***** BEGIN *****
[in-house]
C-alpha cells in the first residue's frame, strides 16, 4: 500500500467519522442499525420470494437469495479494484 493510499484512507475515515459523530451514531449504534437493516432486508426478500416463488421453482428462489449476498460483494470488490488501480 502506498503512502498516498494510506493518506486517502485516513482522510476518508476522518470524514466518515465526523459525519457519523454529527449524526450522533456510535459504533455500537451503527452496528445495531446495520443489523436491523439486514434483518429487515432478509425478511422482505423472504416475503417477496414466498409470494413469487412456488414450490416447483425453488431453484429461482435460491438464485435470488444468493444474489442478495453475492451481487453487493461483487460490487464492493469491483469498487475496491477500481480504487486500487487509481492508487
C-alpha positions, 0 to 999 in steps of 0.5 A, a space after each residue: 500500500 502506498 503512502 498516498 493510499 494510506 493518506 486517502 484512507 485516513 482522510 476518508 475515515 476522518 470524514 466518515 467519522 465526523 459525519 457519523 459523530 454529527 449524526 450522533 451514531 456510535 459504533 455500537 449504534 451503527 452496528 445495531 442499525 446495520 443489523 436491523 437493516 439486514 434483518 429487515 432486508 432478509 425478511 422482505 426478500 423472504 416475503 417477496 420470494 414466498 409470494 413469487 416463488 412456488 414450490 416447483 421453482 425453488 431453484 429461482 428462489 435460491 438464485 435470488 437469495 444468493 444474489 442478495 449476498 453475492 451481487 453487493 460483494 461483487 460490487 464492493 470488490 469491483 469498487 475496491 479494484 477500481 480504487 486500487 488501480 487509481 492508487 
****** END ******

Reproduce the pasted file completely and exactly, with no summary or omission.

[in-house]
C-alpha cells in the first residue's frame, strides 16, 4: 500500500467519522442499525420470494437469495479494484 493510499484512507475515515459523530451514531449504534437493516432486508426478500416463488421453482428462489449476498460483494470488490488501480 502506498503512502498516498494510506493518506486517502485516513482522510476518508476522518470524514466518515465526523459525519457519523454529527449524526450522533456510535459504533455500537451503527452496528445495531446495520443489523436491523439486514434483518429487515432478509425478511422482505423472504416475503417477496414466498409470494413469487412456488414450490416447483425453488431453484429461482435460491438464485435470488444468493444474489442478495453475492451481487453487493461483487460490487464492493469491483469498487475496491477500481480504487486500487487509481492508487
C-alpha positions, 0 to 999 in steps of 0.5 A, a space after each residue: 500500500 502506498 503512502 498516498 493510499 494510506 493518506 486517502 484512507 485516513 482522510 476518508 475515515 476522518 470524514 466518515 467519522 465526523 459525519 457519523 459523530 454529527 449524526 450522533 451514531 456510535 459504533 455500537 449504534 451503527 452496528 445495531 442499525 446495520 443489523 436491523 437493516 439486514 434483518 429487515 432486508 432478509 425478511 422482505 426478500 423472504 416475503 417477496 420470494 414466498 409470494 413469487 416463488 412456488 414450490 416447483 421453482 425453488 431453484 429461482 428462489 435460491 438464485 435470488 437469495 444468493 444474489 442478495 449476498 453475492 451481487 453487493 460483494 461483487 460490487 464492493 470488490 469491483 469498487 475496491 479494484 477500481 480504487 486500487 488501480 487509481 492508487 